Somodó
Ros de Olano, 11
Gràcia
Barcelona 08012

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When we’re in Barcelona for the summer, we always visit Blai’s extended family out in a village in the Alt Penedès. It’s wine country and everywhere you turn you’re surrounded by vineyards, vines dripping with white or red grapes. Quite often we’ll eat in Cal Padrí, a restaurant we’ve seen rise from what was originally a large chicken shed, and we’ve seen the restaurant grow in popularity since it opened, both with locals there for the weekday menú del dia or non-locals out for a special day with a special menu or lost tourists who are looking to retrace the cava route they planned. Yeah, I wasn’t there but Blai had to help out some lost tourists while he was having lunch there one day; lots of the wineries in the region now welcome visitors. And Cal Padrí is indeed a lovely place to stop for lunch if you’re in the area.

On our last visit, it was a Sunday and hence the menú del dia wasn’t available. There was a weekend menu or what we all opted for, the menú degustació. This tasting menu consisted of three first courses, two second courses and two desserts…and all for €26,50. And that included bread, water and the house wine. Definitely a bargain as you’ll soon see. And not everyone at the table even has to order it.

We started with a little snack of pa de vidre (rubbed with tomato and oil for pa amb tomàquet naturally) and topped with slices of fuet. A good and classic start.

Pa de vidre amb fuet

Then the tasting menu began proper. Amanida de perles de foie amb maduixa i reduccio de vinaigre – A salad of foie pearls with strawberry and vinegar reduction. I’ve never thought much about strawberries in salads but they were perfect in here, a lovely fresh and slightly sour foil to the rich foie.

Amanida de perles de foie amb maduixa i reduccio de vinaigre

Coca de farigola amb seito i ceps confitada – A thyme coca with anchovy and confited porcini mushrooms. This was wonderful. I love flatbreads and flatbreads topped with delicious things are always welcome.

Coca de farigola amb seito i ceps confitada

Raviolis de mascarpone i alfabrega amb daus de tomaquet fresc – Mascarpone and thyme ravioli with diced fresh tomatoes. Those tomatoes are certainly fresh as they have a kitchen garden on the other side of the parking lot!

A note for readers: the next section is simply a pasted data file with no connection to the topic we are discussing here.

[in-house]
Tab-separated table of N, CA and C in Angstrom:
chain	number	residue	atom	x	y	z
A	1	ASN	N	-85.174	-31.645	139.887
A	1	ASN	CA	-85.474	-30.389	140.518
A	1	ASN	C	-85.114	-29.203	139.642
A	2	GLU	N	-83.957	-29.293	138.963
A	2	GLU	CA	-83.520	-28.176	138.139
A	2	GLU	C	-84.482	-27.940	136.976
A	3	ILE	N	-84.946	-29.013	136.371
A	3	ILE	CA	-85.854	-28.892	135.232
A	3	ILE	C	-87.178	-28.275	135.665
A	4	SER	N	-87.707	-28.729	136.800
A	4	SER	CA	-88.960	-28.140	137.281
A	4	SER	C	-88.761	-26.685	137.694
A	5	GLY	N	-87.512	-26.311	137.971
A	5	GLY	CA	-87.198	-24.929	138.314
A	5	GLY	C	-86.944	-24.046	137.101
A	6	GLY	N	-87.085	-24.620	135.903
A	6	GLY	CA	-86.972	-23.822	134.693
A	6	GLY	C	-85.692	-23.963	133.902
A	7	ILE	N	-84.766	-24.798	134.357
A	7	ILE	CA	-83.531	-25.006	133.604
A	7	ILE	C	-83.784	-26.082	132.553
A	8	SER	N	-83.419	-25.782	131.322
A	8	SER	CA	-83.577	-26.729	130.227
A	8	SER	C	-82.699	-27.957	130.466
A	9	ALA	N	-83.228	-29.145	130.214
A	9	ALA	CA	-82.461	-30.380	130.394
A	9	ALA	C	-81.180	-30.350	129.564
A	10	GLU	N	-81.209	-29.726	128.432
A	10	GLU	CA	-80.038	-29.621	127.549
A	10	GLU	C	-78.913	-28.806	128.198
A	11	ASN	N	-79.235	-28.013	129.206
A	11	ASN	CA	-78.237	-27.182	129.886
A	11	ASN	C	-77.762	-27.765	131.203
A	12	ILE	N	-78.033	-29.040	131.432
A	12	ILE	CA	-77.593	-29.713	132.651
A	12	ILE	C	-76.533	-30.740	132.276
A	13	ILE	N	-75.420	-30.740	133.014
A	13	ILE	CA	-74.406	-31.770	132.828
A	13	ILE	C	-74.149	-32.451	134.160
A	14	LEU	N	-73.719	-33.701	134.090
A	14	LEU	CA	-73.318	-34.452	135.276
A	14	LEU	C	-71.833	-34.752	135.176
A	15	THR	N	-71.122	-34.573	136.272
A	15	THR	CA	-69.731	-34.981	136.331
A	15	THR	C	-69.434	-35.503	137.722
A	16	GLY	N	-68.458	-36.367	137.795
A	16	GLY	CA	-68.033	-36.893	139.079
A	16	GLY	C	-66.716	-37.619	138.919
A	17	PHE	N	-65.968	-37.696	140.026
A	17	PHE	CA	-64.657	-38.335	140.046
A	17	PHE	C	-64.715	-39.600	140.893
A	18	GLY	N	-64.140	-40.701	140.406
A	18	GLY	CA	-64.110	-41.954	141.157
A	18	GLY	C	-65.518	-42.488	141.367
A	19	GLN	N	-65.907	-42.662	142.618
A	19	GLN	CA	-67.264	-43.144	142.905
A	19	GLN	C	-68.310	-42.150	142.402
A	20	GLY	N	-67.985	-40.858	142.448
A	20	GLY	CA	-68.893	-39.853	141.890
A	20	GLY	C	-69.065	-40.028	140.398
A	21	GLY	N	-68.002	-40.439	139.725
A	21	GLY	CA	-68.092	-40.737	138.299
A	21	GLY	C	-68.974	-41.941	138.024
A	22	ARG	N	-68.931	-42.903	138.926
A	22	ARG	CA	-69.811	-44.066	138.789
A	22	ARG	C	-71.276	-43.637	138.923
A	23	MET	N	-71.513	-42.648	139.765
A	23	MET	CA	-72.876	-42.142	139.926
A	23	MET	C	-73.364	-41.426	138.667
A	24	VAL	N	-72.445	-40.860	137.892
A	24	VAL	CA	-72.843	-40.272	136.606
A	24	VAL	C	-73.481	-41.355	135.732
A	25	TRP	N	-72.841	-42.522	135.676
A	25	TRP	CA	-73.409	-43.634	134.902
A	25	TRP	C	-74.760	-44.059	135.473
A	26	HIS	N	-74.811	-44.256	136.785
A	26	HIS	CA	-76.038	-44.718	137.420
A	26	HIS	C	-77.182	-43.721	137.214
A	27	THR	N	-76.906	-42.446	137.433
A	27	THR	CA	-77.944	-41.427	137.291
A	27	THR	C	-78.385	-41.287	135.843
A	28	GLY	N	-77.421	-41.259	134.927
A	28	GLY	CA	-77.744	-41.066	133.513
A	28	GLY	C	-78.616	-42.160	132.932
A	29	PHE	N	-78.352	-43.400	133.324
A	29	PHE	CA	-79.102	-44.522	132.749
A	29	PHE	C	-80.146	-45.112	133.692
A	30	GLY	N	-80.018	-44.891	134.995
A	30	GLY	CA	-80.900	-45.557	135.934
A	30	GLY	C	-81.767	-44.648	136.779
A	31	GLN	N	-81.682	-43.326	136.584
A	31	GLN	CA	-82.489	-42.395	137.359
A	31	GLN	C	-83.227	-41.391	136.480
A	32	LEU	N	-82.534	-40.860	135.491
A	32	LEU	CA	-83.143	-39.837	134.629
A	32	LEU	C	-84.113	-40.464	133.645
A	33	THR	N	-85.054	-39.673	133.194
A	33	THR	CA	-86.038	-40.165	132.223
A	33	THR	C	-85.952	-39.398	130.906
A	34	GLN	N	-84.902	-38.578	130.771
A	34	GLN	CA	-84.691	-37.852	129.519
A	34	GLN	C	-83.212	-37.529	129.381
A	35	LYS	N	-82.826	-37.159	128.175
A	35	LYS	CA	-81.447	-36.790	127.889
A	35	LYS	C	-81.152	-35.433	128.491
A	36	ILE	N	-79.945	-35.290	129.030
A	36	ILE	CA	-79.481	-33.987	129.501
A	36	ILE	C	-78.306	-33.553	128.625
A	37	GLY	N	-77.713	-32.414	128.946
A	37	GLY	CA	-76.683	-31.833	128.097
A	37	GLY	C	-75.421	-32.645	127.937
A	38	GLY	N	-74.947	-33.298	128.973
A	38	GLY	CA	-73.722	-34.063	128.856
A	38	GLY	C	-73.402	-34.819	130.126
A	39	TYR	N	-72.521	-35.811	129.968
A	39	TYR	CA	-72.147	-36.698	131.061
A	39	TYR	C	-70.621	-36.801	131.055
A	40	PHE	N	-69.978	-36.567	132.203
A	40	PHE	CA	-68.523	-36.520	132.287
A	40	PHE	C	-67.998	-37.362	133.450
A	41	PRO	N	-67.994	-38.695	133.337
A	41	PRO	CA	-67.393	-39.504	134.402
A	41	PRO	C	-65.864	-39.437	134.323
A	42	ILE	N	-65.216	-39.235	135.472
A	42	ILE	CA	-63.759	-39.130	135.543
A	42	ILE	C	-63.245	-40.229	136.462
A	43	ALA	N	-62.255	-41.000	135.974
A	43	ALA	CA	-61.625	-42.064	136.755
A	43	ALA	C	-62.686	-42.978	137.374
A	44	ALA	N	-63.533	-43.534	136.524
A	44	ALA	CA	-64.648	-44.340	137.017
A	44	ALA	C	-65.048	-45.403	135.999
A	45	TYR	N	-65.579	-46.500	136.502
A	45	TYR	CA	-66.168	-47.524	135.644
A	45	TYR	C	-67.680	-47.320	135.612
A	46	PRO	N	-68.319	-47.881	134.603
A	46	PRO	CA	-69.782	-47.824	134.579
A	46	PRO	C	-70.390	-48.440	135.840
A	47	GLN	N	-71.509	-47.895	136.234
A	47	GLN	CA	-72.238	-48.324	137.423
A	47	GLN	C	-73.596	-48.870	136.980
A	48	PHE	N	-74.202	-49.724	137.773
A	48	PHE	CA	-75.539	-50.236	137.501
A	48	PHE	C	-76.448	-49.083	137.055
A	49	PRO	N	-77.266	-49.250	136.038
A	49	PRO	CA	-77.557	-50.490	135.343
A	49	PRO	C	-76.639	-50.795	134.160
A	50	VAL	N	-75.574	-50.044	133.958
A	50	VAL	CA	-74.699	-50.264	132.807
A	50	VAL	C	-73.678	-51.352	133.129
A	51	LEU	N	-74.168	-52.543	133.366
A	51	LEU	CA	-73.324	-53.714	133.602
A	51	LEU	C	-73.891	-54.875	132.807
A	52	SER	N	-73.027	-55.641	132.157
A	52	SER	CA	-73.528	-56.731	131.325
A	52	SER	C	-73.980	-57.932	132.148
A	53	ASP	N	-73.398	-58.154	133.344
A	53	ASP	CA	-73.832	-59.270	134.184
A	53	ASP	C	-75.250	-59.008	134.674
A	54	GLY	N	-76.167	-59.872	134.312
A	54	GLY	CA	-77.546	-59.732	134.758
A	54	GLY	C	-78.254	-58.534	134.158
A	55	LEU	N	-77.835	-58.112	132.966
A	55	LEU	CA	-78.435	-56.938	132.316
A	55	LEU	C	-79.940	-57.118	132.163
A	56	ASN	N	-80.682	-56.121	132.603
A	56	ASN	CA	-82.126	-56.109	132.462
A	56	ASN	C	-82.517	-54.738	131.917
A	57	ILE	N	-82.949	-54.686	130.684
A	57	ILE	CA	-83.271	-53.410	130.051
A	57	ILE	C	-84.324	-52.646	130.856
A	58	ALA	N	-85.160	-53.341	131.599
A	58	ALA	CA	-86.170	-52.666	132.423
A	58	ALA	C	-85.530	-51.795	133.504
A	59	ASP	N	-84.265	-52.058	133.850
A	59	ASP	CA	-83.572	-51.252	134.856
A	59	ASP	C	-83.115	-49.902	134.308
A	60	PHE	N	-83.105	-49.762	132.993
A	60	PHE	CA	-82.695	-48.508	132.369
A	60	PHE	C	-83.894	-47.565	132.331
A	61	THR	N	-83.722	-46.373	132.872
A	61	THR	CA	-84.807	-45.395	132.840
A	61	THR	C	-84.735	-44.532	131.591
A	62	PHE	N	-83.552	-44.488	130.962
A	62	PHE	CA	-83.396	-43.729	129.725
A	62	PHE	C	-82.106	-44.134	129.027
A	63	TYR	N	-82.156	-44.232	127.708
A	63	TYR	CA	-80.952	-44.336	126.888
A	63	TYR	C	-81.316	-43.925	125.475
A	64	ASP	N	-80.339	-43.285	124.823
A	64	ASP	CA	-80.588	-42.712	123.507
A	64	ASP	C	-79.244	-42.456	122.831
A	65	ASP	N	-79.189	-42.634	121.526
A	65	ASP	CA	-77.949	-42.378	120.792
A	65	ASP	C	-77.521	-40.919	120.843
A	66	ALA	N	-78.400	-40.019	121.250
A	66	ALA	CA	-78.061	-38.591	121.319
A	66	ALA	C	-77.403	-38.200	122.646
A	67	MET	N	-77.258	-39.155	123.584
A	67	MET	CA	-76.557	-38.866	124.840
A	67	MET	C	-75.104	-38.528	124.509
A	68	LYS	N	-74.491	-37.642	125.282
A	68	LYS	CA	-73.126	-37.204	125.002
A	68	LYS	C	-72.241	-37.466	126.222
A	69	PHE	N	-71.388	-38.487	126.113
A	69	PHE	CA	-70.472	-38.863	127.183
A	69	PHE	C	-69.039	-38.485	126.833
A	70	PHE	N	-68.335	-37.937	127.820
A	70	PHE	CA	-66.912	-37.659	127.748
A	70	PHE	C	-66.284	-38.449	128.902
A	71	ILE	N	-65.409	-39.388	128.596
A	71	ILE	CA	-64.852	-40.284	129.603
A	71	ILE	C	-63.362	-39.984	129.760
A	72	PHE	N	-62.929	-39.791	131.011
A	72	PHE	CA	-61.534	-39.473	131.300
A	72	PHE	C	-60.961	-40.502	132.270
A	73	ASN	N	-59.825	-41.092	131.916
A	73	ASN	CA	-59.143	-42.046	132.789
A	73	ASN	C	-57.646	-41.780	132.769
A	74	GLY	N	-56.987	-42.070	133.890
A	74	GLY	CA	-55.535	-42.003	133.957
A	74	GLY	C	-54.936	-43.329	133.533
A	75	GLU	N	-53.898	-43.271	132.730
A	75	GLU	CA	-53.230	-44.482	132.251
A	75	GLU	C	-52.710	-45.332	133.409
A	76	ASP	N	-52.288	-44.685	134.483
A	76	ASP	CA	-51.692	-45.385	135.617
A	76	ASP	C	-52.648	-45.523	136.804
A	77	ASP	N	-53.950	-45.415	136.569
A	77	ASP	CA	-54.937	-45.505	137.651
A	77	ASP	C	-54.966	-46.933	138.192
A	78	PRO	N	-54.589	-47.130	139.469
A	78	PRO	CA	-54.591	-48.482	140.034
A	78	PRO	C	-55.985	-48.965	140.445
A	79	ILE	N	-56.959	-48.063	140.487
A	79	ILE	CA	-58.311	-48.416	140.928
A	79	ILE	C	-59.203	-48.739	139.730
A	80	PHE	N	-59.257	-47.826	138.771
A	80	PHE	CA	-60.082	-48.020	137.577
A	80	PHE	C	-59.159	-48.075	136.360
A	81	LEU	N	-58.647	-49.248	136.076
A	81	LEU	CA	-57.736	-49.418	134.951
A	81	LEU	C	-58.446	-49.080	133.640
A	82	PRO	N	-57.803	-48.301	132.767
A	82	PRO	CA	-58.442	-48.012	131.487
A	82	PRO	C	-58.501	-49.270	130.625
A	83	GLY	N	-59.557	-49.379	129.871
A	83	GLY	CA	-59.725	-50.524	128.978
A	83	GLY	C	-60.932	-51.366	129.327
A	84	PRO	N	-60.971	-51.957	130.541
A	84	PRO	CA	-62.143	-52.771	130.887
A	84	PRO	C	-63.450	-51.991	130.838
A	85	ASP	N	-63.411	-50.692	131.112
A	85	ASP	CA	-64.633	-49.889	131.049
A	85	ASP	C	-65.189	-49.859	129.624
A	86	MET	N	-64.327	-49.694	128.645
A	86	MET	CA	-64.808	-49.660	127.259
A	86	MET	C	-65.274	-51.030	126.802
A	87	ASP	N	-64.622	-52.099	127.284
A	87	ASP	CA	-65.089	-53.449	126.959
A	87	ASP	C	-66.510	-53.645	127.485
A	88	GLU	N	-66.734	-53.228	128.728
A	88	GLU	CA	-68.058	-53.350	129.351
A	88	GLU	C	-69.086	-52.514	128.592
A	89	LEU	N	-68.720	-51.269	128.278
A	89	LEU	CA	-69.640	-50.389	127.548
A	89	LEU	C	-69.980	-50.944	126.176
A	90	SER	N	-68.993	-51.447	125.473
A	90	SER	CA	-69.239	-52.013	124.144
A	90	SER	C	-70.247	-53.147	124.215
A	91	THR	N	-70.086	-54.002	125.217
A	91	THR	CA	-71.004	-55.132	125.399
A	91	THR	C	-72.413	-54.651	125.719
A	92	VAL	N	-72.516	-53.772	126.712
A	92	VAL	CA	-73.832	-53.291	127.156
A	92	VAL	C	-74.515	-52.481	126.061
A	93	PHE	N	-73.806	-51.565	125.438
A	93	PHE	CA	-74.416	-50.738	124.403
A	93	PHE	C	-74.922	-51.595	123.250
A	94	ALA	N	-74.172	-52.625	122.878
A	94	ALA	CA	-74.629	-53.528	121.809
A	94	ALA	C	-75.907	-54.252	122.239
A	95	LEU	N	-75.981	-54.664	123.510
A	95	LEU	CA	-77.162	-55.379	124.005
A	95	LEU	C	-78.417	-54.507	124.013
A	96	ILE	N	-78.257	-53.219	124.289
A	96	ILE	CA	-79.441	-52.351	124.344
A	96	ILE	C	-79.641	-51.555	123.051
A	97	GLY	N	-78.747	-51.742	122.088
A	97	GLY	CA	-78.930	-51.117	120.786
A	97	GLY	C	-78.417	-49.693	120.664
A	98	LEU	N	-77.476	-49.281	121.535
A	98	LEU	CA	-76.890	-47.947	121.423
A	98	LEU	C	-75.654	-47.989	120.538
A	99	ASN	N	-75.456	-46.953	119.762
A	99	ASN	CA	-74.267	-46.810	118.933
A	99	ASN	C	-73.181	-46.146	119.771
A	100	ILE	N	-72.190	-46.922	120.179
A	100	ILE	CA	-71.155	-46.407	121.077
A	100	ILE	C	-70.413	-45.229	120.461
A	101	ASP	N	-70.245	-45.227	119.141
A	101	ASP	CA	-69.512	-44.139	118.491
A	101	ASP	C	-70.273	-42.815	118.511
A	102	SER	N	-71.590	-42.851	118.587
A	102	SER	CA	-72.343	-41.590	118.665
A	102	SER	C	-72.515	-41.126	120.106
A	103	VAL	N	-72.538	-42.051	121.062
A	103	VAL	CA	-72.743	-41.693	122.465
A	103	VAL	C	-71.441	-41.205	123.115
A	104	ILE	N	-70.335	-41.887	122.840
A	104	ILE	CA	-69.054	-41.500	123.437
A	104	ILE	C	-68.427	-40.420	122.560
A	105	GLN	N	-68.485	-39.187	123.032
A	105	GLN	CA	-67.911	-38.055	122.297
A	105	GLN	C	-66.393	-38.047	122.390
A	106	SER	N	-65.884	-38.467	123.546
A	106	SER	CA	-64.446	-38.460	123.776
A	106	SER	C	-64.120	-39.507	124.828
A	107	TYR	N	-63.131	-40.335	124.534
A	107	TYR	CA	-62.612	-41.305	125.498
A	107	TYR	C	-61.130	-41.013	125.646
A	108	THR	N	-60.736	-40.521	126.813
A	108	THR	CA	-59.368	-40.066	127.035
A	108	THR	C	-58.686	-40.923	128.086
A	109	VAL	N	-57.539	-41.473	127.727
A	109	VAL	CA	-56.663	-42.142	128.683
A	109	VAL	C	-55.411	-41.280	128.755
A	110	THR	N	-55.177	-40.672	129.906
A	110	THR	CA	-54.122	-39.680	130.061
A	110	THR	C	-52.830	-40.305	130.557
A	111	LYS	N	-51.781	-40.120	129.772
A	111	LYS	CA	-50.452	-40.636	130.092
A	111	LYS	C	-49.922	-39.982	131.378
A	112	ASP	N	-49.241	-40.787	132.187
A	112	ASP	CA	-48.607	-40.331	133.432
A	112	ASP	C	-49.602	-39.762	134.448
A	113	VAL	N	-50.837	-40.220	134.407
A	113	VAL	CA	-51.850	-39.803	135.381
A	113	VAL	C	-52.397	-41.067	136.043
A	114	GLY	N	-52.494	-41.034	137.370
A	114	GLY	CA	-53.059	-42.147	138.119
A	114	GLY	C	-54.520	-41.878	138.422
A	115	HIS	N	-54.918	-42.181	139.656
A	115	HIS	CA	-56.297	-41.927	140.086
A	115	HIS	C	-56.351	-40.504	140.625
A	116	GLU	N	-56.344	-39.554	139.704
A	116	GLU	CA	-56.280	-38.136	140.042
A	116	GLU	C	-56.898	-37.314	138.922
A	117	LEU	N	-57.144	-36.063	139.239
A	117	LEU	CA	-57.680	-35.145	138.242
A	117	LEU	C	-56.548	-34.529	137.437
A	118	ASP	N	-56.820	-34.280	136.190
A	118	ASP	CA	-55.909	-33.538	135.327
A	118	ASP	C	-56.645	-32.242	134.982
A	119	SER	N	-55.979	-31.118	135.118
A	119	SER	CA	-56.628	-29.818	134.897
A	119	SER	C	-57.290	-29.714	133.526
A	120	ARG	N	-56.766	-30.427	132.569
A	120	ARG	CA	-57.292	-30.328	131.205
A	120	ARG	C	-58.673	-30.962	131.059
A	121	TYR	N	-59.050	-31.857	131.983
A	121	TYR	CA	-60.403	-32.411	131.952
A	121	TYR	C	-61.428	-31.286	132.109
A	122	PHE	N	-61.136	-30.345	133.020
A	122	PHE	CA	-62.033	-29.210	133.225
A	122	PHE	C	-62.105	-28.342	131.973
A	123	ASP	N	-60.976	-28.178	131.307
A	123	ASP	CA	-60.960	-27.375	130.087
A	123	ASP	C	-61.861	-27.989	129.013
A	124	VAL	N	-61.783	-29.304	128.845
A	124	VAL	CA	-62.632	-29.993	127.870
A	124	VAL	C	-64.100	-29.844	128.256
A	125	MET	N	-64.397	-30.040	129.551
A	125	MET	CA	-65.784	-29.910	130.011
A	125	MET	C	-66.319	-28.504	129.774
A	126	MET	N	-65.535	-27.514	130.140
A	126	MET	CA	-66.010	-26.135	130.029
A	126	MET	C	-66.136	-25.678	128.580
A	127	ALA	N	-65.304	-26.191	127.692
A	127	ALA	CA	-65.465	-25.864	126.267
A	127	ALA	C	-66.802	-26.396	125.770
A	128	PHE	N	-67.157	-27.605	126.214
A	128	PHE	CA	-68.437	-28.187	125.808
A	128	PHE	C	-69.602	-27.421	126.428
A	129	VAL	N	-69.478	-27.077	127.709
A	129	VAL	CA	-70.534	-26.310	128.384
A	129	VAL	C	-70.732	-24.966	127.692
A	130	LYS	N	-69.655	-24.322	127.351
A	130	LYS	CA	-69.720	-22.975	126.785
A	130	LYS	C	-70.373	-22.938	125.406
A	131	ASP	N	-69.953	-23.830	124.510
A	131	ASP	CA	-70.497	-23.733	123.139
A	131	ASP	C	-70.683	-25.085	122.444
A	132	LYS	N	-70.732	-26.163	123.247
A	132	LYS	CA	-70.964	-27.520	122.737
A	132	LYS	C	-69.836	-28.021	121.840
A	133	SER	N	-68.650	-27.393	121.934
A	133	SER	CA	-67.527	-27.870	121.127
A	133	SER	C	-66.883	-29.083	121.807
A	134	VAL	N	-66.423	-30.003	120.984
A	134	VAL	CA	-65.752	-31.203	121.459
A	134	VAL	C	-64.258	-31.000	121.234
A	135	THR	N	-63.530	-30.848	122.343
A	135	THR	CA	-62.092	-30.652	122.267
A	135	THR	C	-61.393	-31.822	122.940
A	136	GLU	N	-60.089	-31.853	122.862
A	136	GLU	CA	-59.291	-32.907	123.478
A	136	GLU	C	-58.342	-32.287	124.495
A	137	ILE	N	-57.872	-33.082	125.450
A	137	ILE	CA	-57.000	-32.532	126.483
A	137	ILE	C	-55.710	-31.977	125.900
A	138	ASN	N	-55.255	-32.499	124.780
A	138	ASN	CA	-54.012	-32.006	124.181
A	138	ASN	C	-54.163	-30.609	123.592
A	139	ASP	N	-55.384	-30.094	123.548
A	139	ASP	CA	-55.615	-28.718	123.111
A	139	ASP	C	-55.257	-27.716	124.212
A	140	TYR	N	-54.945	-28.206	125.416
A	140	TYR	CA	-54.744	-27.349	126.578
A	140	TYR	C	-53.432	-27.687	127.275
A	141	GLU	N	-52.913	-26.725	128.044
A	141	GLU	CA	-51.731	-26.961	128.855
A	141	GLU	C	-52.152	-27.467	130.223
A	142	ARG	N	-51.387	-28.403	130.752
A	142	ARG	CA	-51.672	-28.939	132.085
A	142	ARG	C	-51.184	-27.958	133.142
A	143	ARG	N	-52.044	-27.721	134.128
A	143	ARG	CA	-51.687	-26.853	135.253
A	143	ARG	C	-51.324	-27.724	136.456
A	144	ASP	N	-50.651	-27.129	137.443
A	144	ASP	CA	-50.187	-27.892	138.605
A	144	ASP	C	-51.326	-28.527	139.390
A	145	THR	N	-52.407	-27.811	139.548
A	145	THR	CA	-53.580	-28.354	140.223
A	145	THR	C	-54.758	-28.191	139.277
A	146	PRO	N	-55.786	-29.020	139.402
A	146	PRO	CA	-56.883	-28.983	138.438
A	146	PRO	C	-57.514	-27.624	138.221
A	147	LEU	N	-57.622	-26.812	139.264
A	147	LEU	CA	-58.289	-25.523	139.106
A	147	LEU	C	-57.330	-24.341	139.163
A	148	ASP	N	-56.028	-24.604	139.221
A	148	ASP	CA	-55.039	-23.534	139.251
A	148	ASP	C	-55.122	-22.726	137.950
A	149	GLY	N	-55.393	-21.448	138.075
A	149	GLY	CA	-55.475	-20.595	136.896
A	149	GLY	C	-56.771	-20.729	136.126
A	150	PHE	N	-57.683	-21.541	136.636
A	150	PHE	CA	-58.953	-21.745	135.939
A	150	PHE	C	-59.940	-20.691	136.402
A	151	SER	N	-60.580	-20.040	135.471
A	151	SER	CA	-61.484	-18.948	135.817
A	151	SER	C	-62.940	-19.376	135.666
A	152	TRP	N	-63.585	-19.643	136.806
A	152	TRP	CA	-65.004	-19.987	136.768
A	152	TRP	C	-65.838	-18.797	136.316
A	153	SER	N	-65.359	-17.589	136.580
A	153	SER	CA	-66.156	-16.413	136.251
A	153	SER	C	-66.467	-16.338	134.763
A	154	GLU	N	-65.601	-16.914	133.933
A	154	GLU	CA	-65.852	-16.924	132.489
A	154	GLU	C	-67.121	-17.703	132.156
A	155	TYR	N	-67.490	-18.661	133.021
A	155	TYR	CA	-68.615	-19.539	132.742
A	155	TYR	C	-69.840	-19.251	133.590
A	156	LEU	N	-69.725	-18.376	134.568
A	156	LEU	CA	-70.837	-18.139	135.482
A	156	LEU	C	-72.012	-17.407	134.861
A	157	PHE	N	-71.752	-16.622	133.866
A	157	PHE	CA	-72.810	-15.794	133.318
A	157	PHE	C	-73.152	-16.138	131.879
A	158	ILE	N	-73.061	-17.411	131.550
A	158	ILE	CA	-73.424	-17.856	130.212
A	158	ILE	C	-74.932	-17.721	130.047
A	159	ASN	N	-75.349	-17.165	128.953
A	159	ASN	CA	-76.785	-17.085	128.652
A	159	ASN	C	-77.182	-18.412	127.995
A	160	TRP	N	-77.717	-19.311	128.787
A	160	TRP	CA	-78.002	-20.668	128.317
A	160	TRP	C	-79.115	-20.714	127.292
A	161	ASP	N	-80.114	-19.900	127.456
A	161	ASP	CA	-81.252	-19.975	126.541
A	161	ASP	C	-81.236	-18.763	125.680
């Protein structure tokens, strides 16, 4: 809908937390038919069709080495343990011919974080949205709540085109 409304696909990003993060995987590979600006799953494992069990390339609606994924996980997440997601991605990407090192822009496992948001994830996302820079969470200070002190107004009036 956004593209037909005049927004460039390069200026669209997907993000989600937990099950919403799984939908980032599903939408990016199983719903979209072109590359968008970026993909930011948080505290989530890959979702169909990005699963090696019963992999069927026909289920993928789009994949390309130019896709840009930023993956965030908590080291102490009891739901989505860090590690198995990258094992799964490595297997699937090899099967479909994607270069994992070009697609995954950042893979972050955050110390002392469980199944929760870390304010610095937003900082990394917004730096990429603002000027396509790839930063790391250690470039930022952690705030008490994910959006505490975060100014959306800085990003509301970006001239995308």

Raviolis de mascarpone i alfabrega amb daus de tomaquet fresc

Llom de bacalla amb crema d’Idiazabal i patata xip violeta – Cod with Idiazabal cheese sauce and purple potato chip. This was one of my favourite dishes with lots of creamy cheesy sauce with the mild cod.

Llom de bacalla amb crema d'Idiazabal i patata xip violeta

Anec mut del Penedes criat a Cal Padri rostit amb prunes i pinyons. KM0 – Roasted Muscovy duck from the Penedès with prunes and pine nuts. This is the signature dish of the restaurant as it uses ducks they raise on the premises (the farm has been there for years). The cooking style is very Catalan – the duck is roasted in pieces in its own juices along with the fruit and nuts. It’s simple but very satisfying. The ‘KM0’ denotes the distance the ingredients have traveled!

Anec mut del Penedes criat a Cal Padri rostit amb prunes i pinyons. KM0

And then there were desserts! On the left is Copa de mousse de xocolata blanca amb gelatina de mango – A homemade cup of white chocolate mousse with mango jelly. On the right, “Ou sorpresa de Cal Padri” – their “Surprise Egg” of meringue with vanilla ice cream. Both simple but both good.

Postres

Overall, a tasty tasting menu and quite a fun way to dine if you’re here on a weekend.

I’ve been a few times already in the past and each time I’d had their menú del dia, the lunch menu of the day – made up always of two dishes (the first is usually a vegetable/rice/pasta and the second usually a meat/fish) plus dessert, bread, water, and wine. I’ve just highlighted some of the dishes they offer here. This is all very typical everyday Catalan eating and it’s all very well cooked here.

A typical Catalan amanida (salad)

Salad

A saltejat (think stir-fry or saute) of green beans with piquillo peppers

Saltejat de Mongeta Verda amb Pebrot Piquillo